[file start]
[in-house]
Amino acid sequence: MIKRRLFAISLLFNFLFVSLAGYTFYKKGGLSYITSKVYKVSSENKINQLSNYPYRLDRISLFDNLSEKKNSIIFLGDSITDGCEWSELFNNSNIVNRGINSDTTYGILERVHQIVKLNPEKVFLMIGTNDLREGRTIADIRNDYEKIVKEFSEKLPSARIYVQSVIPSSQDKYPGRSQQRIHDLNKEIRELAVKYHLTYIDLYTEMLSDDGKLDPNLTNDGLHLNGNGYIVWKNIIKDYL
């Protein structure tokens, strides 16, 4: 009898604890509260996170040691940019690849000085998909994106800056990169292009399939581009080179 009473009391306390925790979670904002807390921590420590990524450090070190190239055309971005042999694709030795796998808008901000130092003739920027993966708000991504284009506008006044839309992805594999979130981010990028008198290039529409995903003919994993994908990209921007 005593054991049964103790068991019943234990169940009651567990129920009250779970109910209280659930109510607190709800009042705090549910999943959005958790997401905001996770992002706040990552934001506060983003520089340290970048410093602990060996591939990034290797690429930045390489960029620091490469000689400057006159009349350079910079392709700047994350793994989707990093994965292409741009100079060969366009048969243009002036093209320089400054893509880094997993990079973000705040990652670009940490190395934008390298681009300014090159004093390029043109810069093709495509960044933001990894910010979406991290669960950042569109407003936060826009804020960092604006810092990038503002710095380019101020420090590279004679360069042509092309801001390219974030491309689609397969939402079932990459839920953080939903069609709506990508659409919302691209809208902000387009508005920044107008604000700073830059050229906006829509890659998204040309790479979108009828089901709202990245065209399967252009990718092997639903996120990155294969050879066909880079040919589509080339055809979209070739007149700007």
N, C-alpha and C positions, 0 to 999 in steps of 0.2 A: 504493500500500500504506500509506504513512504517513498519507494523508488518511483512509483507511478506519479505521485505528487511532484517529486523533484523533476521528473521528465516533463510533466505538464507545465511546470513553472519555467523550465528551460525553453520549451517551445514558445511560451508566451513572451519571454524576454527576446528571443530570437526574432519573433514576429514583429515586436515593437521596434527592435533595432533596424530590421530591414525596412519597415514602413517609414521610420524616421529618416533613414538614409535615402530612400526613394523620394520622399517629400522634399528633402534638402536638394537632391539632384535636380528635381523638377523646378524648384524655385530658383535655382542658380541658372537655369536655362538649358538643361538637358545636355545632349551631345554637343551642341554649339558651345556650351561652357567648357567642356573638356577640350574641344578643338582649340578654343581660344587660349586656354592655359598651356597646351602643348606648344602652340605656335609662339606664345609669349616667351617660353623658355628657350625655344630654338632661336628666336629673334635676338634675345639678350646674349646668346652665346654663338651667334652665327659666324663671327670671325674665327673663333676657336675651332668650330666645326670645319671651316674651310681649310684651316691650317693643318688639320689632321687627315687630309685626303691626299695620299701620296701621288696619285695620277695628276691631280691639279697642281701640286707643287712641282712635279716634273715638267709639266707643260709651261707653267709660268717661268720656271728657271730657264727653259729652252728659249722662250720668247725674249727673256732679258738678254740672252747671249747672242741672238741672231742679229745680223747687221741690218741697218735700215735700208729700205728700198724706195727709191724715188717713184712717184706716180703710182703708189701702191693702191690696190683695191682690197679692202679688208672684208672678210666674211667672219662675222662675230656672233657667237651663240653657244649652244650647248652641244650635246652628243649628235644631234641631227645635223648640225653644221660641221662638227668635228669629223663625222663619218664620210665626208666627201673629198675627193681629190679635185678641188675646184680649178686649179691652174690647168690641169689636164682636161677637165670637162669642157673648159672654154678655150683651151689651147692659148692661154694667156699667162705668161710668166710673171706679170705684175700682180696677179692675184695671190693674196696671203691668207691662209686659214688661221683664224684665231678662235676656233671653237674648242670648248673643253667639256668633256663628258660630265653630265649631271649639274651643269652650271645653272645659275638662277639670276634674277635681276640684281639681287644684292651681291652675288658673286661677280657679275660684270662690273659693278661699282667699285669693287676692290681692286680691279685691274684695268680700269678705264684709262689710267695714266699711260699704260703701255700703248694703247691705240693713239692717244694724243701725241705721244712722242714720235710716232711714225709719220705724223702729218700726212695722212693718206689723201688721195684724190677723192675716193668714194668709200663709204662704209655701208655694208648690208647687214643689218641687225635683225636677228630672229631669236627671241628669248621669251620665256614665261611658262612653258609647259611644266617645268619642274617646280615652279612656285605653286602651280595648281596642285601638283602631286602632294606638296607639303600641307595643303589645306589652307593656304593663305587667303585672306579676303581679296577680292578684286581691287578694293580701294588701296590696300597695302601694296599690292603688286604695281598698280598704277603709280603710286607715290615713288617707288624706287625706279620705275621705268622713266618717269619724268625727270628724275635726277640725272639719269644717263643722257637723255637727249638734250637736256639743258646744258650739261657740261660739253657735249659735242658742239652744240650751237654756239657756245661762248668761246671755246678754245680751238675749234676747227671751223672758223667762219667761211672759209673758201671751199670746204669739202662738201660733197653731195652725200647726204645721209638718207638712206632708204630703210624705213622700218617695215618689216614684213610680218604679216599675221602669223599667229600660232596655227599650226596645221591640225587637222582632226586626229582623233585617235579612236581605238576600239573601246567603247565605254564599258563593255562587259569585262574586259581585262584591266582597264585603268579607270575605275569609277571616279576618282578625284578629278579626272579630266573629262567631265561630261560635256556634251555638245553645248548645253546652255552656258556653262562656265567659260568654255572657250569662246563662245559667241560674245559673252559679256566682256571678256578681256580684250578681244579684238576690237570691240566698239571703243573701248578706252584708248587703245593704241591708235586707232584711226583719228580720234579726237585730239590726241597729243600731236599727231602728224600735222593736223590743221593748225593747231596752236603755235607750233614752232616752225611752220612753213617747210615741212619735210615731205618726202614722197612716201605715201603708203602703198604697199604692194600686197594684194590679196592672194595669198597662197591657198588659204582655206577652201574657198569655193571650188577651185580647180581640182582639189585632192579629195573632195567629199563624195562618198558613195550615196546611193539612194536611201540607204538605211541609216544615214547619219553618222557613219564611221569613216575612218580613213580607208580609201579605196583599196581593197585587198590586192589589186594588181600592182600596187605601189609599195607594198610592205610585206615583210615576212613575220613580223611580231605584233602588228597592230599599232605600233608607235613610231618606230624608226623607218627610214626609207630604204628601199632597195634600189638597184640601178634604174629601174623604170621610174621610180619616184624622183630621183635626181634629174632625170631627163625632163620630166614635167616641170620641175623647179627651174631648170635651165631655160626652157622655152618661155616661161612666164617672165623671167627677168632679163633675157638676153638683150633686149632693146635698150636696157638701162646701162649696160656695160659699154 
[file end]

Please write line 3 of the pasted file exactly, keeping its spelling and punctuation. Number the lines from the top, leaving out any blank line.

């Protein structure tokens, strides 16, 4: 009898604890509260996170040691940019690849000085998909994106800056990169292009399939581009080179 009473009391306390925790979670904002807390921590420590990524450090070190190239055309971005042999694709030795796998808008901000130092003739920027993966708000991504284009506008006044839309992805594999979130981010990028008198290039529409995903003919994993994908990209921007 005593054991049964103790068991019943234990169940009651567990129920009250779970109910209280659930109510607190709800009042705090549910999943959005958790997401905001996770992002706040990552934001506060983003520089340290970048410093602990060996591939990034290797690429930045390489960029620091490469000689400057006159009349350079910079392709700047994350793994989707990093994965292409741009100079060969366009048969243009002036093209320089400054893509880094997993990079973000705040990652670009940490190395934008390298681009300014090159004093390029043109810069093709495509960044933001990894910010979406991290669960950042569109407003936060826009804020960092604006810092990038503002710095380019101020420090590279004679360069042509092309801001390219974030491309689609397969939402079932990459839920953080939903069609709506990508659409919302691209809208902000387009508005920044107008604000700073830059050229906006829509890659998204040309790479979108009828089901709202990245065209399967252009990718092997639903996120990155294969050879066909880079040919589509080339055809979209070739007149700007």